Scary. However, as Gavin points out, China became, if anything, “less aggressive and more mature” after it obtained the bomb, and, contrary to almost all expectations, it has actually produced far fewer of them than it could have (16, 31). Gavin extrapolates plausibly that if Iran or North Korea want nuclear weapons, they may think they need them, like China, merely to deter the glowering United States (34).
If there is a problem with this appealing, thoughtful, and well-constructed article, it is that Gavin is insufficiently true to his title. In many places he argues not that it is the same as it ever was, but rather that it was much worse during the Cold War. In this vein, he notes the “apocalyptic challenges” Cold Warriors faced (13), the high “danger and risk levels” they endured during their “confrontations” (15), the many nuclear threats they hurled at each other (23), their “dangerous” crises (24), and their steely efforts to exhibit “resolve” and “credibility” (26).
Insofar as this characterizes the Cold War, contrary to Gavin’s suggestion, I do not think the situation came about, , because of the existence of nuclear weapons (24‑27). It emerged rather from the memory of the run-up to World War II, which inspired the much under-examined conclusion that one must fight over militarily inconsequential territory like Ethiopia, Manchuria, and the Sudetenland because to do otherwise only whets the appetite of the aggressor.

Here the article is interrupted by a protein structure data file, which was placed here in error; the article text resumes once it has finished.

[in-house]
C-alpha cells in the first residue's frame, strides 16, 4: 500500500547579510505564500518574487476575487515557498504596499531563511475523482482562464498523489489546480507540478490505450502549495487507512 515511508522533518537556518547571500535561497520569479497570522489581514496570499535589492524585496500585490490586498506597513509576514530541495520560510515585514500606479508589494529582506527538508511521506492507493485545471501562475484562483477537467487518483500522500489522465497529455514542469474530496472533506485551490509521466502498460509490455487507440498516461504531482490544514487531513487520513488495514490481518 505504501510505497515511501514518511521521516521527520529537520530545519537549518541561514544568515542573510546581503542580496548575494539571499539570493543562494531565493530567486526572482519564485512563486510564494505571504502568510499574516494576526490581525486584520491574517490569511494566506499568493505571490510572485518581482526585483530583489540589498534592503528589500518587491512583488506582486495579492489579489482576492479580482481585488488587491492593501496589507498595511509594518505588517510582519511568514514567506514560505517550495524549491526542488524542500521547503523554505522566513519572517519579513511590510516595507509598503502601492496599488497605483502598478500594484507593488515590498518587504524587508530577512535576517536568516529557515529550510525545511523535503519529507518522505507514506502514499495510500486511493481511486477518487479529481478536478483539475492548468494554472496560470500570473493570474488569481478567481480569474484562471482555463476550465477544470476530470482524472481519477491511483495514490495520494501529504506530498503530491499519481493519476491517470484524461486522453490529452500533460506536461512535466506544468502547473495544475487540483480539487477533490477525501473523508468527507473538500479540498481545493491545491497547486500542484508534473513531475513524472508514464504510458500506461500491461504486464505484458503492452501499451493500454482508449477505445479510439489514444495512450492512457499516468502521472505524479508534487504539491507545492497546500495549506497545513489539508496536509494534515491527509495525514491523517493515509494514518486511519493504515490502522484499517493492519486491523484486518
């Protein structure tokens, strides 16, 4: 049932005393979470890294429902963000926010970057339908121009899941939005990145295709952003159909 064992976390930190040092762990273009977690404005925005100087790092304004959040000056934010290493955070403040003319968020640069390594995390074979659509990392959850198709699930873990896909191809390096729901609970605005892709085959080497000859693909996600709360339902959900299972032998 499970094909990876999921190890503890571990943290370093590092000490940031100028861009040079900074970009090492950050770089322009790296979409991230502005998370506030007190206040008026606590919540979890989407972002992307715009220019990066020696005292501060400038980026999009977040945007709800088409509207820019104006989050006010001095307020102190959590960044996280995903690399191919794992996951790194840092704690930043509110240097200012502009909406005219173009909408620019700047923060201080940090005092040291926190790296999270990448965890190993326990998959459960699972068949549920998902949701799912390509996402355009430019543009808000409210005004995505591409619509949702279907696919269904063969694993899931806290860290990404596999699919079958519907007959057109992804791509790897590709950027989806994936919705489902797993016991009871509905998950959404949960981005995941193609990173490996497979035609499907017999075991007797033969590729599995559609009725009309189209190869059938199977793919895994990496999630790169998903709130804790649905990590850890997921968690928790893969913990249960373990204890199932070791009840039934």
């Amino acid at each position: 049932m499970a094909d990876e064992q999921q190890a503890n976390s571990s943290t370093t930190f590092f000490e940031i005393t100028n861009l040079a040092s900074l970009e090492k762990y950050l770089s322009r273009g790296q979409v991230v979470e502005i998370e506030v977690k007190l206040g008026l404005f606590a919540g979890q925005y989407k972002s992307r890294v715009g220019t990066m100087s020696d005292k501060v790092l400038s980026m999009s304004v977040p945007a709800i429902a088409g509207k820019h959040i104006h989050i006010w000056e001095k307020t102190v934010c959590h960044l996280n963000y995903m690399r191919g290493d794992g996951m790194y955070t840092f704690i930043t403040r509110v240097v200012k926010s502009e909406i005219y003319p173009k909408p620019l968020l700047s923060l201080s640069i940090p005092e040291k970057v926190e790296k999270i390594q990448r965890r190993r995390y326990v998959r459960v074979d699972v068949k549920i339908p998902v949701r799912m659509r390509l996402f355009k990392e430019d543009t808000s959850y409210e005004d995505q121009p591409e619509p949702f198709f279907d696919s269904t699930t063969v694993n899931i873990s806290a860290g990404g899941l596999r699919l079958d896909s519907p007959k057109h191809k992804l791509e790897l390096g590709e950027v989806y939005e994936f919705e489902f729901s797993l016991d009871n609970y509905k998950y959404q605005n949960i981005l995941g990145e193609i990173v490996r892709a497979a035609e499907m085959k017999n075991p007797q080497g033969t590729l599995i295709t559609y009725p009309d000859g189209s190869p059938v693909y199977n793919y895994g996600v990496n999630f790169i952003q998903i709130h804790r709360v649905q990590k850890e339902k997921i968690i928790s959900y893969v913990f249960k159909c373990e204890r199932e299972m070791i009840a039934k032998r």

However, although there was an important ideological challenge during the Cold War that led to colorful crises in the center and tragic wars on the periphery, no one was thinking of direct Hitlerian aggression‑‑the concern, perhaps the only one, for which nuclear weapons are most relevant. Nonetheless, under the sway of fancied fears, the Cold War contestants spent massively on the weapons, postured uncertainly, and spun out a vast, forehead-furling literature aptly labeled “nuclear metaphysics” by Robert H. Johnson in a brilliant book. 1
In my view it was all neatly encapsulated in a recollection by John F. Kennedy’s Secretary of State, Dean Rusk, of a “confrontation” he once had with Soviet Premier Nikita Khrushchev: